An Apology provides glowing, jaunty synths to accompany “the weight of the world” Herring sings of, and that weight is further alleviated with the organ-like sound “seeking truth” on Give us the Wind, and the sense of being by the sea on a balmy day on On the Water, which unfurls itself, delicately, over the course of five minutes, ultimately building up to a cascading shower of poppy synths, and droning guitar. Inch of Dust is another personal highlight, because it is such an unguarded, honest song, and when performed live still sends shivers, with its glitchy opening that sounds like a metronome, reminding us of how little time we have, no matter how long we get. Cashion’s bass guitar acts like another kind of narrative to compliment Herring’s utterly devastated, careworn vocal, as he sings of being separated from his true love “a part of me you have/ a part of me you hold/ apart from me you stand/ and there’s parts that you had stole” which, though full of anger, eventually becomes a reiteration of the existence of that love, no matter how estranged, and Herring sings it as if it might be his last breath, his legacy.
However, there is still, somehow, time for more, with Grease becoming something of a distillation of their journey and continued impulse: “Time for the show/ And the road was long and slow/ And I’m growing old/ I was a boy not long ago/ What happens to youth?/ What happened to truth?/ What happened to me?/ This song won’t change a thing/ No, but the people want it all/ The dancing bear, the bouncing ball“, yet the band is far more than the “dancing bear” or “bouncing ball”, they are evidence of what happens if you don’t give up. They are also one of the most polite bands out there; hard-working, lovely people, who spent some of their performance deservedly thanking those who have supported them to varying degrees here tonight, at Whelans, a place they hold so dear; including Patrick Kelleher and his Cold Dead Hands, who have supported the band before, and who remain one of the most interesting, protean and brilliant propositions to come out of Ireland in years.
Part of Future Islands’ own brilliance is in their acceptance that we are all frail, and more than a little messy – sweetly captured when, for Long Flight, Herring finds himself crawling on the floor, immersed in the song, but in doing so, accidentally pulls one of the cables out, with the song ending abruptly. However, in an almost philosophical coda (and Herring shares not only his first name, but birthday with Samuel Beckett) they attempt the song again for their encore, with Herring wryly quipping “that’s what I get for crawling around like a baby”. Of course they pull it off beautifully, showing that if not in life, at least in song you sometimes get second chances.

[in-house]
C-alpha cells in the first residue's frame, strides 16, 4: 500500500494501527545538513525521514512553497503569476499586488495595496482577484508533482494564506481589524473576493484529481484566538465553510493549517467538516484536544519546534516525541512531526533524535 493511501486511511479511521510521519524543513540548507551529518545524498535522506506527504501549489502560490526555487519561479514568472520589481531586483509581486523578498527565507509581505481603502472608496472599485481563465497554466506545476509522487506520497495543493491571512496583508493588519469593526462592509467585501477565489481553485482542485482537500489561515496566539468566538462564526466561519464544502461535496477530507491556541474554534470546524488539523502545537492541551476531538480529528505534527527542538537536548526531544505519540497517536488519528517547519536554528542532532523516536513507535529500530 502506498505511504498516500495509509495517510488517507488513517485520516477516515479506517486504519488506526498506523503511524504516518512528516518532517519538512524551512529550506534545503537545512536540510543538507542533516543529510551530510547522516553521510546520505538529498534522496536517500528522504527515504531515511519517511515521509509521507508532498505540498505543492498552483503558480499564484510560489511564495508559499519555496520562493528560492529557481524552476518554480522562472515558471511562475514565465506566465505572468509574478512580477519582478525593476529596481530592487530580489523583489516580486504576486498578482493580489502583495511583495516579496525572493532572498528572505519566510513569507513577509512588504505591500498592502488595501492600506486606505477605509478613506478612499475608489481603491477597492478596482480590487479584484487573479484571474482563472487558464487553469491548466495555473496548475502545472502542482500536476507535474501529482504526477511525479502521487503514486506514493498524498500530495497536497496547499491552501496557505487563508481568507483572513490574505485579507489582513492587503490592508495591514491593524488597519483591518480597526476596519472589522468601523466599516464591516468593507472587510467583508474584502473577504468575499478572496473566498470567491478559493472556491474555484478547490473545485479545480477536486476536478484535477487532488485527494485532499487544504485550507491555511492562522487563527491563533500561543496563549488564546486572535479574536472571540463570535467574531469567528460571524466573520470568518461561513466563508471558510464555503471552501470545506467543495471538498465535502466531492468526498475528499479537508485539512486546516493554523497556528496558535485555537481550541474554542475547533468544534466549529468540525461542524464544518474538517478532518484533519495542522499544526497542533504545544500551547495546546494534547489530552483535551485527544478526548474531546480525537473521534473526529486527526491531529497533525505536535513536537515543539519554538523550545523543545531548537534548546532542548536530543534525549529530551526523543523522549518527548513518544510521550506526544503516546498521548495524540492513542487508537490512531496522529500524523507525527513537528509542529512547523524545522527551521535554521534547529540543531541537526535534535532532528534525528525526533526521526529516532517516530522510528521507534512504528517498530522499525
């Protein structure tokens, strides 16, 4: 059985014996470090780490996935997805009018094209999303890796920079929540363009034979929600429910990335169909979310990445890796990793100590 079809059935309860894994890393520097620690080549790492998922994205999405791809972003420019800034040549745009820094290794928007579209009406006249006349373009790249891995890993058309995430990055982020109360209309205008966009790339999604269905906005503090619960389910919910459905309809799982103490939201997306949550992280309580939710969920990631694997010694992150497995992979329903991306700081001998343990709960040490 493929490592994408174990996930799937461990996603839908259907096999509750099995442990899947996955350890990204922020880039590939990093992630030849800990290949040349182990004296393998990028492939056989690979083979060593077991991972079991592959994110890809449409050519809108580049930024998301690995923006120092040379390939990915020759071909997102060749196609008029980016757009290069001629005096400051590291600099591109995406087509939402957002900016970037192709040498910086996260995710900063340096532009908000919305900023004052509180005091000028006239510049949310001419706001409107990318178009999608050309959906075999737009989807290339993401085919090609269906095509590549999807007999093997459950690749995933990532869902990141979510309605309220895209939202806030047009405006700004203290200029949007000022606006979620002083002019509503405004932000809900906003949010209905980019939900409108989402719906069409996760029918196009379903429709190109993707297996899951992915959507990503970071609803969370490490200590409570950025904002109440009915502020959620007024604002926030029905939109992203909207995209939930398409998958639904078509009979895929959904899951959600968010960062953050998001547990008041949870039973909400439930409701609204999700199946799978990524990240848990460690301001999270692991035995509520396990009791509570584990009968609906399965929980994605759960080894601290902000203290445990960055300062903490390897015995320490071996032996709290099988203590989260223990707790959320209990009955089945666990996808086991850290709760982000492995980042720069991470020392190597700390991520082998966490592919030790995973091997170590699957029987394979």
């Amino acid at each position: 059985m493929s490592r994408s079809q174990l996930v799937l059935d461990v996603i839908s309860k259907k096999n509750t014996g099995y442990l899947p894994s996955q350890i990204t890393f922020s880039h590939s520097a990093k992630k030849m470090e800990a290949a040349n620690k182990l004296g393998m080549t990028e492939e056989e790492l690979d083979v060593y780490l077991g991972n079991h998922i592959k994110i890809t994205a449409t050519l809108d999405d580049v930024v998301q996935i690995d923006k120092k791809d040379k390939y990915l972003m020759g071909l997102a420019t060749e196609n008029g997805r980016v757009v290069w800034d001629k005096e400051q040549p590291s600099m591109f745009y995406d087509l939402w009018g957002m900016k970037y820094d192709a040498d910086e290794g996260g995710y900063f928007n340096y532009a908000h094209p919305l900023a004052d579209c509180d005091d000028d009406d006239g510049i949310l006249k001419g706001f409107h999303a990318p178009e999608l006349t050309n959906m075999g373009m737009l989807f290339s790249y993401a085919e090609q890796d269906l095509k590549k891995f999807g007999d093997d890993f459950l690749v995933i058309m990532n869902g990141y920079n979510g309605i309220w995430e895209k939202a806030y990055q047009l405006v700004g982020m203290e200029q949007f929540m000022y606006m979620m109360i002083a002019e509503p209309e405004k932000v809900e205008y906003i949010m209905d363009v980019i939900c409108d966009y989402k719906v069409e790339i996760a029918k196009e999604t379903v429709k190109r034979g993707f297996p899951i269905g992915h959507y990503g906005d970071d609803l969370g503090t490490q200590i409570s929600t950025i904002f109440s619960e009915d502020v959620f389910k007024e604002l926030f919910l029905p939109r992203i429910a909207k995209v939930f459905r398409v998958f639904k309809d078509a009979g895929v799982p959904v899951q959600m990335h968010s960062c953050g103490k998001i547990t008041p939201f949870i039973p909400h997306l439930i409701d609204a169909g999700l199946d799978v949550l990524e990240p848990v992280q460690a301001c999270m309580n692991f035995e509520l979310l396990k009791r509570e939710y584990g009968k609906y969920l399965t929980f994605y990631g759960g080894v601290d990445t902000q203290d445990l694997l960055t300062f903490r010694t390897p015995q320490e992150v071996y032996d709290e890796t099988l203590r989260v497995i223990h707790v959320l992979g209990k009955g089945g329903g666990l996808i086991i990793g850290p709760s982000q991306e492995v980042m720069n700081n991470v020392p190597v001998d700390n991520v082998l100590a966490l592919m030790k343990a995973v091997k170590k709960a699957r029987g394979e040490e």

In the last ten years, there have been a few bands (The Walkmen, Miracle Fortress) that have really stolen my heart, and who can translate their brilliance live, providing a traveling sensation with their music, resulting in a hazy weightlessness, where you feel everything just might turn out okay. Future Islands are probably at the forefront of these favourites, because they risk something with each performance, and Herring’s lyrics are achingly intimate renderings of struggle, and the kind of heartbreak that perhaps cannot be recovered from; yet here he is tonight, on stage, upright (though sometimes floor-bound), inhabiting a space that is naked in its honesty, and raw in its intensity. It is not just that they are honest, it is that they are true believers – in romance, and the mystery of life, as Herrings sings on On the Water, they don’t believe in “life and love and nothing“, but rather, “life and love and something“, beyond what society dictates as ‘normal’ markers of living, to a place that astonishes, moves and comforts. When Herring pretends to strip away the mask from his face at the end of Tin Man, he is really stripping away the mask of everyday living to reveal what really lies beneath mainstream society (that at present is obsessed with social media, immediate satisfaction, and dwindling attention spans, replacing true connection with synthetic), to reveal the only reality that matters, the bloody, delicate heart, that though shattered, still beats.
Later in the concert, Herring shouts “I know people in Ireland, I’ve got family here!”, and the rapturous cries of appreciation suggests his family tree just got bigger and stronger – ties that bind. Earlier in the night with On the Water, he sings “can I be the one who saves your life?”, and the thing is, Future Islands are one of the bands that really do “save”, reaffirming the importance of music and arts power to explore, reflect, understand and heal. Most importantly, they reaffirm the need to connect, to fight, and truly live. They identify the need in us. I could watch them every night of my life, and it would not be enough.